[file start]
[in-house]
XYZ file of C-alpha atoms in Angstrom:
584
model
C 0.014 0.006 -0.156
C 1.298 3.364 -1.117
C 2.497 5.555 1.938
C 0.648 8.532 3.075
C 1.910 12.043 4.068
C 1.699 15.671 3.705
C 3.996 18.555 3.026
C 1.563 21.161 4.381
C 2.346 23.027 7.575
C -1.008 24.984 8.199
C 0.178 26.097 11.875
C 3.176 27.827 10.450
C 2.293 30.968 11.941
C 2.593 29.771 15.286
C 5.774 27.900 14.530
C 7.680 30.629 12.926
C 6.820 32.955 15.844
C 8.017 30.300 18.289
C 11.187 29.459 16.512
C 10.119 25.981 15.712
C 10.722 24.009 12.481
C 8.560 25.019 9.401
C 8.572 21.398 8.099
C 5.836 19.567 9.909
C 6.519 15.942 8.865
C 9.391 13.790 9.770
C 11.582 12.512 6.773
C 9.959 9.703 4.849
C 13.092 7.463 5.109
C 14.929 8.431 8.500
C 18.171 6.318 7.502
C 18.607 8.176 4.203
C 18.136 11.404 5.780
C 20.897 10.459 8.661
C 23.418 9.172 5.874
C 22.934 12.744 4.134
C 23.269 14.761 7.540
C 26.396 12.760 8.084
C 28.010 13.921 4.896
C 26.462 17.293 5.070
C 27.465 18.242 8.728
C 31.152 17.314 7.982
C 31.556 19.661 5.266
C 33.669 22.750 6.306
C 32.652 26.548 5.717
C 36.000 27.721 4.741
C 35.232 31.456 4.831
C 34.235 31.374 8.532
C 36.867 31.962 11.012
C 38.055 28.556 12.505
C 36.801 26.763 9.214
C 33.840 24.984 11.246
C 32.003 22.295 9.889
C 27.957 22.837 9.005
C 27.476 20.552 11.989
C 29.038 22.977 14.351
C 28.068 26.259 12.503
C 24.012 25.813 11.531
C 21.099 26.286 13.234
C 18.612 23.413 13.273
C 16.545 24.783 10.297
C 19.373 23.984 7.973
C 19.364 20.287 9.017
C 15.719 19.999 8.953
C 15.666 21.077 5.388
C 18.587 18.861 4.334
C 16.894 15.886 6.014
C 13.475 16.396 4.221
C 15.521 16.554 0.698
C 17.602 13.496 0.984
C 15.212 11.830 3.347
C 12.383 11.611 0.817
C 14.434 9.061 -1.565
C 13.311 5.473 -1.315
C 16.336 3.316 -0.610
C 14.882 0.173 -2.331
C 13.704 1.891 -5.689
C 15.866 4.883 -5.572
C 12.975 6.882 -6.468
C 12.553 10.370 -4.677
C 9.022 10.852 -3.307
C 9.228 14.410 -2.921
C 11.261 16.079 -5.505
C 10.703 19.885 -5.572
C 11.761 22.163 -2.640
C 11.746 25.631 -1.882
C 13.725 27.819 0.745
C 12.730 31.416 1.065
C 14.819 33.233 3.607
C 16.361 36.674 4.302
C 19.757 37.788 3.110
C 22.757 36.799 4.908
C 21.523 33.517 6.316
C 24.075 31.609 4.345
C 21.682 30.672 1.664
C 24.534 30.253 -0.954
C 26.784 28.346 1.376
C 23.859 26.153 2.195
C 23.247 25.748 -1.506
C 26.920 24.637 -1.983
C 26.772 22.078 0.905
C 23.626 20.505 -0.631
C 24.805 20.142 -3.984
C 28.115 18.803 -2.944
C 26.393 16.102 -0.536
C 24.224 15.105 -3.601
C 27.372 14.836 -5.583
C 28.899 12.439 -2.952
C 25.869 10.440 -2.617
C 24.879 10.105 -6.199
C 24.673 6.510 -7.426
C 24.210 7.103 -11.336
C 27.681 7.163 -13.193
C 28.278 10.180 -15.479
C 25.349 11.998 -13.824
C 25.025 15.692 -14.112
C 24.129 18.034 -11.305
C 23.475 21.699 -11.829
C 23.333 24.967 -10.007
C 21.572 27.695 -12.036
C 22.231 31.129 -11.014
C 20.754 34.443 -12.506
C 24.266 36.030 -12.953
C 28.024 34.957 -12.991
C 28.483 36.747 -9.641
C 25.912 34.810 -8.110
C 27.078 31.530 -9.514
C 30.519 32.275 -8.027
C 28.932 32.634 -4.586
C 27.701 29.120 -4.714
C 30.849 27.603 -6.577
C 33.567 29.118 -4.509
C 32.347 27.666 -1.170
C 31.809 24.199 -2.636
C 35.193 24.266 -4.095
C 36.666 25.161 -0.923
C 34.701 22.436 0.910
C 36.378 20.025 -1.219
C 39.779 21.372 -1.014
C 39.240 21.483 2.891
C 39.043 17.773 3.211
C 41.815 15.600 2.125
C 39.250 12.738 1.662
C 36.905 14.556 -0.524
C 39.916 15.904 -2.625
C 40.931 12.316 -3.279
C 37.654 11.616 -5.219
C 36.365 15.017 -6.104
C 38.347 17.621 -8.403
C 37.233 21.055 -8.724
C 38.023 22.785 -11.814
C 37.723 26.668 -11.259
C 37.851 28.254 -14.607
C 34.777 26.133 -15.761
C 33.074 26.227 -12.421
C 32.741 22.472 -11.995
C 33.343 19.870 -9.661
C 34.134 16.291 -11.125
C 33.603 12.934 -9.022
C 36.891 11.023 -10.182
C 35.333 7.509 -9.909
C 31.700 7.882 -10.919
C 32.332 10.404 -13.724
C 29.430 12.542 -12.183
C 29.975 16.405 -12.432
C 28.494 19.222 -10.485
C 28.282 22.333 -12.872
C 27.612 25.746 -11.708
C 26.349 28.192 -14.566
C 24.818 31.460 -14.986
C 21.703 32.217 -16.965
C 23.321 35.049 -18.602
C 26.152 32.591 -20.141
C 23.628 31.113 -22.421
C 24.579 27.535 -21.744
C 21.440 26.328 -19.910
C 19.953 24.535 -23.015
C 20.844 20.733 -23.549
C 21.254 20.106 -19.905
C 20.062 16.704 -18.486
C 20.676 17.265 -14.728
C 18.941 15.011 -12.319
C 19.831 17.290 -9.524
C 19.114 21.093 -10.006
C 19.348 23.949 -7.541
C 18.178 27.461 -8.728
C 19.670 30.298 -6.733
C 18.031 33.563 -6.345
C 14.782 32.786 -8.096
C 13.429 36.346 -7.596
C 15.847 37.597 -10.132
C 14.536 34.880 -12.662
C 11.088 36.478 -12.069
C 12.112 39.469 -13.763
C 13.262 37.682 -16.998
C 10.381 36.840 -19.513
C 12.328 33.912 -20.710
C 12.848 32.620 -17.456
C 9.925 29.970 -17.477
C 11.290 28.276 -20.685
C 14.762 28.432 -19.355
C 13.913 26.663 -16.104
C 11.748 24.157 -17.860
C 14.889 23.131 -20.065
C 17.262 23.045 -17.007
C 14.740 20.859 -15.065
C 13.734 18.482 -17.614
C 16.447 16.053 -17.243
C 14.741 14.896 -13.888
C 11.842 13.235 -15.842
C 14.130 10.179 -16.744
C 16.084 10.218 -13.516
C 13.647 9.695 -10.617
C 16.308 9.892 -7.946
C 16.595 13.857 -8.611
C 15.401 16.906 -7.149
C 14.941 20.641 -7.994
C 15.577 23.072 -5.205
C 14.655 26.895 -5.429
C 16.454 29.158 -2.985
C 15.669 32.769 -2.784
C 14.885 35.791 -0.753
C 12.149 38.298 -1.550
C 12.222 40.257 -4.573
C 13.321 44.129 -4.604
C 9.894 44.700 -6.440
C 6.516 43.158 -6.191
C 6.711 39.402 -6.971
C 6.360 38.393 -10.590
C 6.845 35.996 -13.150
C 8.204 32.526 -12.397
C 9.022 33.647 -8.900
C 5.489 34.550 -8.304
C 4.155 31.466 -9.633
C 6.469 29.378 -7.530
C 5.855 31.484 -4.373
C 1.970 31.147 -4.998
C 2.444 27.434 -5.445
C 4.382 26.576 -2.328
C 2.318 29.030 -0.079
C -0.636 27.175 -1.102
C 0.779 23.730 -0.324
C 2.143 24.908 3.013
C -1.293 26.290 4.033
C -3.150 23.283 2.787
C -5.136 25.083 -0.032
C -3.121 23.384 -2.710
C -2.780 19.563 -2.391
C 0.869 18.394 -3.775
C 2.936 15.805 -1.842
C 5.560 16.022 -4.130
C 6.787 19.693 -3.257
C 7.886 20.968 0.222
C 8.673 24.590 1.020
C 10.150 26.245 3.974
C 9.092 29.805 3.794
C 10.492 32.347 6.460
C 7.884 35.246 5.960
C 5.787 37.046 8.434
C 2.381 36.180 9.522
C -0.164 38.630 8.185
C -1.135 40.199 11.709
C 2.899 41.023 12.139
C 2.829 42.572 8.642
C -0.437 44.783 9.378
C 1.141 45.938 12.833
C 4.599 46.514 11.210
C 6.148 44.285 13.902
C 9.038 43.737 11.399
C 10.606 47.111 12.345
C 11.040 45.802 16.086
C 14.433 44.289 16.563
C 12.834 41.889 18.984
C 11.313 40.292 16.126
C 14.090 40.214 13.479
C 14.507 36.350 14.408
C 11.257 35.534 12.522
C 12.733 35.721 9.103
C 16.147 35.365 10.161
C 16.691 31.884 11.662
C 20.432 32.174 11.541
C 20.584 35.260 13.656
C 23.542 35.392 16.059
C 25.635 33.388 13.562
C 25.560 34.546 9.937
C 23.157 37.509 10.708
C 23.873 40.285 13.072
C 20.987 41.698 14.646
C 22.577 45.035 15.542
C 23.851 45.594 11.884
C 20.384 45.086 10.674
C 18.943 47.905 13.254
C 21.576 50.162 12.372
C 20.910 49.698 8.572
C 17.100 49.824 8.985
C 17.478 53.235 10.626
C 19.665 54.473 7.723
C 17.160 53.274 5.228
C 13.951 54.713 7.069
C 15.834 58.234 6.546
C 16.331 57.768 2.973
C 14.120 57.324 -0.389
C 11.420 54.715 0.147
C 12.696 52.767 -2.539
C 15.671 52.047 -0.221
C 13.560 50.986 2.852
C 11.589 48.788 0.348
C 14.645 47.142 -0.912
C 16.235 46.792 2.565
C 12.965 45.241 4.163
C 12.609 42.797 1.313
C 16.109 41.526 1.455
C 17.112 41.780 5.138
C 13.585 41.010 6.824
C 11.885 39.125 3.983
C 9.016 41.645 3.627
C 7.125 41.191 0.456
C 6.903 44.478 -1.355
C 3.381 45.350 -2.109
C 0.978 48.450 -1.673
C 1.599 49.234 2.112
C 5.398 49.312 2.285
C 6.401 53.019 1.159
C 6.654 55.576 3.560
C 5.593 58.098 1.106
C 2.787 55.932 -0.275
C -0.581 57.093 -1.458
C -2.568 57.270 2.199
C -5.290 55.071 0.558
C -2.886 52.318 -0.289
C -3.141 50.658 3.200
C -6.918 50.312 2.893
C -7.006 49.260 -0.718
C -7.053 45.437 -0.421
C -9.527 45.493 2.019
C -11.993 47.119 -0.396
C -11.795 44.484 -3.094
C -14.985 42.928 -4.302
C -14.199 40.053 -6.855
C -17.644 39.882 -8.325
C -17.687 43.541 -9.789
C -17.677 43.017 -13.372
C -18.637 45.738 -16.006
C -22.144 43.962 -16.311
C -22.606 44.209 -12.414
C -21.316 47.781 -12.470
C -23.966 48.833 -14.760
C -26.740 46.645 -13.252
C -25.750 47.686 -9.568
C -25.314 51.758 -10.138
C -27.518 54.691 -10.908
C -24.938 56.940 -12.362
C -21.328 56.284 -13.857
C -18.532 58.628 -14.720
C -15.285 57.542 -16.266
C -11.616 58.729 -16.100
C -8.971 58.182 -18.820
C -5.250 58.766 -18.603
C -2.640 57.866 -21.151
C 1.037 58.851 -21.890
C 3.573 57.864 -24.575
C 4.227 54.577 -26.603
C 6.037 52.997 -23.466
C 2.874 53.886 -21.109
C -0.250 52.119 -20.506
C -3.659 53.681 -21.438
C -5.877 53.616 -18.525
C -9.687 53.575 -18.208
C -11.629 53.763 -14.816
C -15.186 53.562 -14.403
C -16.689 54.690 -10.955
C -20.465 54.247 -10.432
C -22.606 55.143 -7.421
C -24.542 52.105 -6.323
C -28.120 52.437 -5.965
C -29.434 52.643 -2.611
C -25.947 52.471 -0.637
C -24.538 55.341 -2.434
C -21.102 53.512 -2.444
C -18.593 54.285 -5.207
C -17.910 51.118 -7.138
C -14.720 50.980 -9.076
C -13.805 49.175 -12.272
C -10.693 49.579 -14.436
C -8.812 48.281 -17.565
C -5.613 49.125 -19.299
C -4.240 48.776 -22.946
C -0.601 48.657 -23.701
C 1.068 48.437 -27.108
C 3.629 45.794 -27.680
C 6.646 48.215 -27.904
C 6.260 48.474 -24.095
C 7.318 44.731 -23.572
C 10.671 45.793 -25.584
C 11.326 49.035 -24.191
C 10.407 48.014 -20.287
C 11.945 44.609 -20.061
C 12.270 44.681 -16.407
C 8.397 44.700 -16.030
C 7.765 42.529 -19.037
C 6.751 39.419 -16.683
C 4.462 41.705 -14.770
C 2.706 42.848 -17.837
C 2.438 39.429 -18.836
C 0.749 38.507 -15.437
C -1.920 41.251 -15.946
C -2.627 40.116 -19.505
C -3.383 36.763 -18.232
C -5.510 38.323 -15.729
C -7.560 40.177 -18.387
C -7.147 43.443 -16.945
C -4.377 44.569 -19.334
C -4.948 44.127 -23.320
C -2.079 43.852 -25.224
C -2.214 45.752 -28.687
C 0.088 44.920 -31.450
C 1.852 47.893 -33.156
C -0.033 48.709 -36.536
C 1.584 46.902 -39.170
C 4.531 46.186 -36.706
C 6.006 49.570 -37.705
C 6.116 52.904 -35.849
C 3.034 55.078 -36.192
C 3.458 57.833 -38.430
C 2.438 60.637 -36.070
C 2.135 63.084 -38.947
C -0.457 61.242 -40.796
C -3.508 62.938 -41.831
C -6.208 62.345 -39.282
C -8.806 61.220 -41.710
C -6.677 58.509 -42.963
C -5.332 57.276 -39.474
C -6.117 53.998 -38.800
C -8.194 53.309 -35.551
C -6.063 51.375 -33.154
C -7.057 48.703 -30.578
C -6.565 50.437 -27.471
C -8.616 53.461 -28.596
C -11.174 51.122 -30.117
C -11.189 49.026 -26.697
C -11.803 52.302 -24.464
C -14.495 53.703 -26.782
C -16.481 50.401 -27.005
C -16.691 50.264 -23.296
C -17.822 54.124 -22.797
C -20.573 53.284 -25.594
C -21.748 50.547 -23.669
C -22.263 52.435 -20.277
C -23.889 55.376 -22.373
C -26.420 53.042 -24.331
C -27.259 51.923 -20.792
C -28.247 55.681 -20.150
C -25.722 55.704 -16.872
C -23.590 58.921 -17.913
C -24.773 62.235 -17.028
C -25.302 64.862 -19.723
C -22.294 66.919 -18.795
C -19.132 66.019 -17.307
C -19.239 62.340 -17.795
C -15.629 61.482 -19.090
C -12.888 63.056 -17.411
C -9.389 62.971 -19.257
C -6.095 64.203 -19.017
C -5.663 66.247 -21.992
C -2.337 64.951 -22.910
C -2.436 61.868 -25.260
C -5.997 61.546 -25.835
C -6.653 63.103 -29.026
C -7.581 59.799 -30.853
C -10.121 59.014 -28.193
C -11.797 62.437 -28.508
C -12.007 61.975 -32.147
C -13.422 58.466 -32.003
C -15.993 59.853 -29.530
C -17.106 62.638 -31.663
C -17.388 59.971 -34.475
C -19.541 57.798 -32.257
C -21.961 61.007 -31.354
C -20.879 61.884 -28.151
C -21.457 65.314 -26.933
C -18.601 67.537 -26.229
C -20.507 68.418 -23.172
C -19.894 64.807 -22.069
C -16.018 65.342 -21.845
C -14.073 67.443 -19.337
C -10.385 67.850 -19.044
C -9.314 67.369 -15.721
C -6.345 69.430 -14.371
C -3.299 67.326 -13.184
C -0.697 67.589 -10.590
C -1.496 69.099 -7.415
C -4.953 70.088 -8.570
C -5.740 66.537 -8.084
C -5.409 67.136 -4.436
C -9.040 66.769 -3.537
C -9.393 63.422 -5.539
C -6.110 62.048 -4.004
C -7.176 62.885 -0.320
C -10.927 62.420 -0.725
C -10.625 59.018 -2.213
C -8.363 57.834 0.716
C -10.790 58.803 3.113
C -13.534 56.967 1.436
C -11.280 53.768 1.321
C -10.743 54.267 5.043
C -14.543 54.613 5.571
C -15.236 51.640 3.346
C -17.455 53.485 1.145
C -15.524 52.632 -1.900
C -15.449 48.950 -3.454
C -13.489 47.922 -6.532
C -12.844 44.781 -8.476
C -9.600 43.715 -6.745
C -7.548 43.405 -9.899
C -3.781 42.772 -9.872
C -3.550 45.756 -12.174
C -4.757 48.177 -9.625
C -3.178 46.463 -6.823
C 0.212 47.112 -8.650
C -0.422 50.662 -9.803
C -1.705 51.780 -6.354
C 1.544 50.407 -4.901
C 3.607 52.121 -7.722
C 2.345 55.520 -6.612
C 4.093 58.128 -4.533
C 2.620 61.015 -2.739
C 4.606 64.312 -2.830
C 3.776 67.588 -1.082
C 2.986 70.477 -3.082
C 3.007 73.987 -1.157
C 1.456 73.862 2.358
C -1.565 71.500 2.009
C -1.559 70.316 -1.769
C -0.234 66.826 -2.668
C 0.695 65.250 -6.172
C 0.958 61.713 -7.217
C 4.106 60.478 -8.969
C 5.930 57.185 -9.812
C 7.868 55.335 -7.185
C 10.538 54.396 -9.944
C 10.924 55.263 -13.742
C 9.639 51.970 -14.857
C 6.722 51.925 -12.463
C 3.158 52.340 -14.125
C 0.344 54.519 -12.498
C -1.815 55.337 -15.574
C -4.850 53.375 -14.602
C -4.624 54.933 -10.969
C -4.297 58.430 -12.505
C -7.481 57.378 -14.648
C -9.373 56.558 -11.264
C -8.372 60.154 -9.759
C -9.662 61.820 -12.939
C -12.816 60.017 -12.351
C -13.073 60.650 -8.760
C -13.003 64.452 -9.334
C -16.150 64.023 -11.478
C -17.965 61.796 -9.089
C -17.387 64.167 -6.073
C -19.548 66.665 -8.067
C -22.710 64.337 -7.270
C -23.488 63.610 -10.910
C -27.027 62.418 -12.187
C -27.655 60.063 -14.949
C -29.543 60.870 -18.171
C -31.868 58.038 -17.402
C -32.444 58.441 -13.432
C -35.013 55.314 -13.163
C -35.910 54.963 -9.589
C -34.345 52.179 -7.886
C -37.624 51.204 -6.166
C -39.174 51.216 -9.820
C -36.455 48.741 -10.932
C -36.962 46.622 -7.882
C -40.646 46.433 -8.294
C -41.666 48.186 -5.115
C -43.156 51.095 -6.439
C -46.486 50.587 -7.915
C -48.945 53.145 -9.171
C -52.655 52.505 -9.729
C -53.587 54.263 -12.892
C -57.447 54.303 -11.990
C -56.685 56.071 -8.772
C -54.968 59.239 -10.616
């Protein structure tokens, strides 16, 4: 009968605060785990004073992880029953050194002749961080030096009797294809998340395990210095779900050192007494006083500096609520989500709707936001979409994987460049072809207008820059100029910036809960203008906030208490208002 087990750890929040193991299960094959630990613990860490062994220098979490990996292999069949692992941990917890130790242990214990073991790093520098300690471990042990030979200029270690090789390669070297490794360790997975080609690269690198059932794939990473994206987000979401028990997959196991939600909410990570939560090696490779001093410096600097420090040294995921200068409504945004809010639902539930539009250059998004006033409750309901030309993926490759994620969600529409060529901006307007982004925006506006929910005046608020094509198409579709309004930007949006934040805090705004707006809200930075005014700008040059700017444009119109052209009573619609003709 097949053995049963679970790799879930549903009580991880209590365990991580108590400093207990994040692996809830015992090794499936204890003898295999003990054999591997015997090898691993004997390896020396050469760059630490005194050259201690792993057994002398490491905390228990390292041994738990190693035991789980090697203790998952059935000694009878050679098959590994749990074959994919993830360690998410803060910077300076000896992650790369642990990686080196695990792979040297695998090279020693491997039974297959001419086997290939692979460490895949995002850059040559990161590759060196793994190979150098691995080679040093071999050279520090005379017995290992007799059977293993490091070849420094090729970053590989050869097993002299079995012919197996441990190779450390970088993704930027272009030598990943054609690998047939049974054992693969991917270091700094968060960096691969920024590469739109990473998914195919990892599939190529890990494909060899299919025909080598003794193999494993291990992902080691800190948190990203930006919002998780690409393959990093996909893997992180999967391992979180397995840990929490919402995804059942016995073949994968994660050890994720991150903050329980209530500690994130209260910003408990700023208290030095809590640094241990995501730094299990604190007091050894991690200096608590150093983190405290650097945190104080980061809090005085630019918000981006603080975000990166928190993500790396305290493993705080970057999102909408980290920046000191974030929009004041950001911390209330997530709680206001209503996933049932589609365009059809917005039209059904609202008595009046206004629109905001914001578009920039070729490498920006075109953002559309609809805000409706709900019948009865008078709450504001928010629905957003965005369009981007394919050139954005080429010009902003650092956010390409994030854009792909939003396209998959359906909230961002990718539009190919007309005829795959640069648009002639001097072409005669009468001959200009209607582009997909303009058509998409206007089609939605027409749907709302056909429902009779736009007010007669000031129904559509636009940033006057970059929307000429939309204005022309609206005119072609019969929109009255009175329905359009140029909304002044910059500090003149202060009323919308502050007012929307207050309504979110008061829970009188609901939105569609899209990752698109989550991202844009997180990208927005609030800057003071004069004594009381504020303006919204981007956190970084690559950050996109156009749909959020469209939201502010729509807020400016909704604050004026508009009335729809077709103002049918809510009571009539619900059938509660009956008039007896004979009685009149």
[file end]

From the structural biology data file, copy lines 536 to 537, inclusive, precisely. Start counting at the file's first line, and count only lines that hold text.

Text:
C -1.565 71.500 2.009
C -1.559 70.316 -1.769